Spatially differentiated marine eutrophication method for absolute environmental sustainability assessments

Eldbjørg Blikra Vea*, Jørgen Bendtsen, Katherine Richardson, Morten Ryberg, Michael Hauschild

*Corresponding author for this work

Research output: Contribution to journalJournal articleResearchpeer-review

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Abstract

Marine eutrophication and hypoxia caused by excess nutrient availability is a growing environmental problem. In this study, we explore marine nitrogen enrichment in the context of Absolute Environmental Sustainability Assessment (AESA), a method combining life cycle assessment (LCA) with environmental boundaries aiming to compare environmental impacts from an activity (product or system) with the safe operating space (SOS) for the activity. Specifically, we aim to increase the spatial resolution and improve life cycle impact assessment (LCIA) models for marine eutrophication for use in AESAs. By estimating a proxy of the areal extent of eutrophication and hypoxia in coastal large marine ecosystems (LME), we increased model resolution from 66 LMEs in the original LCIA method to 289 coastal LME subsegments and updated relevant LME parameters to the new scale (residence time, bottom water volume, reference O2 concentration, primary production rates and depths). The new method was tested and validated by comparing the global and spatially differentiated occupation of SOS by global nitrogen emissions with observations and it showed an improved ability to identify critical areas where the SOS is exceeded, in accordance with observations of hypoxic events. Despite limitations such as the estimation of benthic zone volume and low spatial differentiation of environmental boundaries, the method can be used by AESA and LCA practitioners wishing to assess the impact of nitrogen release on marine eutrophication with a higher and more relevant spatial resolution.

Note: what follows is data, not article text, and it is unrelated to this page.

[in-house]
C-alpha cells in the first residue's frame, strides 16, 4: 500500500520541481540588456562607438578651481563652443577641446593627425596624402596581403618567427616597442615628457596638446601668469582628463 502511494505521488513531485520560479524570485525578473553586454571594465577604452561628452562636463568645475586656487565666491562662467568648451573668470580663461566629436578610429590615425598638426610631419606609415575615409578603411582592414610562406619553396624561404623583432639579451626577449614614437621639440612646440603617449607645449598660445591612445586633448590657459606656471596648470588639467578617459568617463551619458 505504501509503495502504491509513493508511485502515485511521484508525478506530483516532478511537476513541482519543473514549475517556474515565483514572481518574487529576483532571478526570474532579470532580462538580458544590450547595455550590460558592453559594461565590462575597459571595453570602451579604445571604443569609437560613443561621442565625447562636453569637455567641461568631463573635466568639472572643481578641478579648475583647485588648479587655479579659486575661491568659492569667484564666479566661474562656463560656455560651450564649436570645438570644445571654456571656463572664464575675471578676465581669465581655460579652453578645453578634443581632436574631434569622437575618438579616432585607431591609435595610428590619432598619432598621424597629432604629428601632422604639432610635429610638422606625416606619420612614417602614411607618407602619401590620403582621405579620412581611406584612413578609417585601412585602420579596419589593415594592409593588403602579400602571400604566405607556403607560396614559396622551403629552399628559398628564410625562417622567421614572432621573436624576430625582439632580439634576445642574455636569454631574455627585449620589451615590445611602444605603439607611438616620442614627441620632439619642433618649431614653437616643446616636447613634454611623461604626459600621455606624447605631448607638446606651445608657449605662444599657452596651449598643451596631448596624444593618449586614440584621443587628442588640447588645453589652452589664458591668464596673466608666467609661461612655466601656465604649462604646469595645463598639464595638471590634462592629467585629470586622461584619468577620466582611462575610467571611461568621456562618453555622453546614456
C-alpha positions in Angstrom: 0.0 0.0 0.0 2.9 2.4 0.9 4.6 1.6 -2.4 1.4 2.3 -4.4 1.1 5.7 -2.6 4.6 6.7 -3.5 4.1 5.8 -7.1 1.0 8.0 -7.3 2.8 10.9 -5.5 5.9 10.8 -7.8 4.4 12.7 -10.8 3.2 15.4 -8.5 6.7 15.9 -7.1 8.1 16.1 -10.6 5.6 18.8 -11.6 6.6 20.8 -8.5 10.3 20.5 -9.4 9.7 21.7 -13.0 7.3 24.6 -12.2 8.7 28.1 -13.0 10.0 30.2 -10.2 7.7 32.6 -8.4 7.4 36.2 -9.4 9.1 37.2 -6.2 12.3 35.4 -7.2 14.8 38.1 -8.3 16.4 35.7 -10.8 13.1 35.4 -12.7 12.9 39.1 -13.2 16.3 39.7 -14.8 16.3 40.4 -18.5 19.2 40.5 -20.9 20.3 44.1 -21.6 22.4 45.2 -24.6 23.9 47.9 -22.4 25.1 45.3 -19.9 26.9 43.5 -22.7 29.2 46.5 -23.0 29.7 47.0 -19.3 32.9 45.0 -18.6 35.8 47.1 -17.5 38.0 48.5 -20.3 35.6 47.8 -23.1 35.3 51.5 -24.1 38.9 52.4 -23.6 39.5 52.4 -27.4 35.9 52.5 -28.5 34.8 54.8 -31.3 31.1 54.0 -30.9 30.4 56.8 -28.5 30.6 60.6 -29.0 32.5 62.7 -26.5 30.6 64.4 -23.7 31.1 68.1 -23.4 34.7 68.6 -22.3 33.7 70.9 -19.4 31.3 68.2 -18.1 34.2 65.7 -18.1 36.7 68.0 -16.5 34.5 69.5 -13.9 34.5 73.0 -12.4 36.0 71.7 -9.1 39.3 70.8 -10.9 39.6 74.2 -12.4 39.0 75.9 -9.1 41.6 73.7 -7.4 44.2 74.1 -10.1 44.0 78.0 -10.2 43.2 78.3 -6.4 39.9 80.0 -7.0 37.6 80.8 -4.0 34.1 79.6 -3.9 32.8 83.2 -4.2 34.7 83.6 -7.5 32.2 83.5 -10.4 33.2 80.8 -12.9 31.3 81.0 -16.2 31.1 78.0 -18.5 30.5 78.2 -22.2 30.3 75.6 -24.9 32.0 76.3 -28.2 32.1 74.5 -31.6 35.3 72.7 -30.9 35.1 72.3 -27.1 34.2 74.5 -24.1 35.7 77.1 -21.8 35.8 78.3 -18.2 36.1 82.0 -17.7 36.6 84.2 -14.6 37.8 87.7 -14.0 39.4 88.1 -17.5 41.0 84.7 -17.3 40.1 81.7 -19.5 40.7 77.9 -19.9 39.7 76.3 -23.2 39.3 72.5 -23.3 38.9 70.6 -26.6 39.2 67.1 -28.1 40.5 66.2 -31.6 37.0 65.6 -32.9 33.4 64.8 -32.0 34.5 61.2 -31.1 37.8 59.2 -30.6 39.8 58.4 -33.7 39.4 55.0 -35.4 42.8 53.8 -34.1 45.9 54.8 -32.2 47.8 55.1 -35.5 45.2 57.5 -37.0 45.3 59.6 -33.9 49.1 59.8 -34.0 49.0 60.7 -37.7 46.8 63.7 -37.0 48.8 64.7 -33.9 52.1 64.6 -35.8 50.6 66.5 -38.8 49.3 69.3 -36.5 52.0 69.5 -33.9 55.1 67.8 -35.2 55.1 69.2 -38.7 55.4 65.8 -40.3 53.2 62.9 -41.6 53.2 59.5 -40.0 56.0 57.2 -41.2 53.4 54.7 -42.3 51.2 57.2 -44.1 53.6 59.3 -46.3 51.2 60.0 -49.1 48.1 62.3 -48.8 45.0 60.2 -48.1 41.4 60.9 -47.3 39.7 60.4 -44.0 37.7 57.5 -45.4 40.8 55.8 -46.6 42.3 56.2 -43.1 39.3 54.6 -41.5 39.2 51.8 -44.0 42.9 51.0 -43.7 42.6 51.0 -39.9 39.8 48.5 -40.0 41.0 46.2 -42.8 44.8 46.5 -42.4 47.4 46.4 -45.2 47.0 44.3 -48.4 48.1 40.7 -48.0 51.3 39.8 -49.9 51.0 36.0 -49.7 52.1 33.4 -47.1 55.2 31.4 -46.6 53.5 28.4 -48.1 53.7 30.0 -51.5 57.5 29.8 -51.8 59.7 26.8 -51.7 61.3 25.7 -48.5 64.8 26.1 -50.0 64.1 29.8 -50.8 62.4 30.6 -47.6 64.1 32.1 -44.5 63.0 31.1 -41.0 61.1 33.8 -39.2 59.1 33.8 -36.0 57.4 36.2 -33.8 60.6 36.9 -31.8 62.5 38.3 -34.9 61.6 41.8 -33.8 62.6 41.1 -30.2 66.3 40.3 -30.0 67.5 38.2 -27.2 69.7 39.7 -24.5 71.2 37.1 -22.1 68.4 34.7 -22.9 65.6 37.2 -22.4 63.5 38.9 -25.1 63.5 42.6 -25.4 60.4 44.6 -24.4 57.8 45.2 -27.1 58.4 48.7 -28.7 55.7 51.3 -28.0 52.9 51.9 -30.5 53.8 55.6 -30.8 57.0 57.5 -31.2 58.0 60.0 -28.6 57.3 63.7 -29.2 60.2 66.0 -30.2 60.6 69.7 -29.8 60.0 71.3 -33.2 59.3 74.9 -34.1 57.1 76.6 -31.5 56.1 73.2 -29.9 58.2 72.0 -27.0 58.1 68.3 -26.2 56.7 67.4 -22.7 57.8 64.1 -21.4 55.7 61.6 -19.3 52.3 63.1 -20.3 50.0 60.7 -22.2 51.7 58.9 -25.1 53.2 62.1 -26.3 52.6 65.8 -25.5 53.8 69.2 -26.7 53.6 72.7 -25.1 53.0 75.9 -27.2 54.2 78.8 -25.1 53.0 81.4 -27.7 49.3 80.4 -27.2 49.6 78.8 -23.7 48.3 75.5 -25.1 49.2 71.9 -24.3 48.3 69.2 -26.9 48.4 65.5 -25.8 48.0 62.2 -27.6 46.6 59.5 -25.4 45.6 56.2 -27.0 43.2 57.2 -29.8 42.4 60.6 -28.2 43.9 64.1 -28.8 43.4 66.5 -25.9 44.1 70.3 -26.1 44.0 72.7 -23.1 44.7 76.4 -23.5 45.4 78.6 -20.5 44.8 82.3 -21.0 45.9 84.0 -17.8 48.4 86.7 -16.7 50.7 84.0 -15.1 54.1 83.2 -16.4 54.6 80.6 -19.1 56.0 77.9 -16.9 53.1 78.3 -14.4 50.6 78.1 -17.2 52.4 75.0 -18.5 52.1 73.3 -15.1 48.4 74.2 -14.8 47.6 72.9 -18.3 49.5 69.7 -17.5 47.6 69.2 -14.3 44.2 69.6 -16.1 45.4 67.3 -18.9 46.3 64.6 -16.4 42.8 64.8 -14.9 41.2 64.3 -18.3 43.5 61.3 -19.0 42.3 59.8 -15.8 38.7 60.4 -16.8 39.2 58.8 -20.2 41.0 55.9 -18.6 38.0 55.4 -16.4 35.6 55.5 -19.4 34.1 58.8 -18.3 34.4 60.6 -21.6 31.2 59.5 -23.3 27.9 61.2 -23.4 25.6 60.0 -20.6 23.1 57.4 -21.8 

Original languageEnglish
Article number156873
JournalScience of the Total Environment
Volume843
Number of pages12
ISSN0048-9697
DOIs
Publication statusPublished - 2022

Keywords

  • Absolute environmental sustainability
  • Coastal hypoxia
  • Life cycle impact assessment
  • Marine eutrophication
  • Safe operating space

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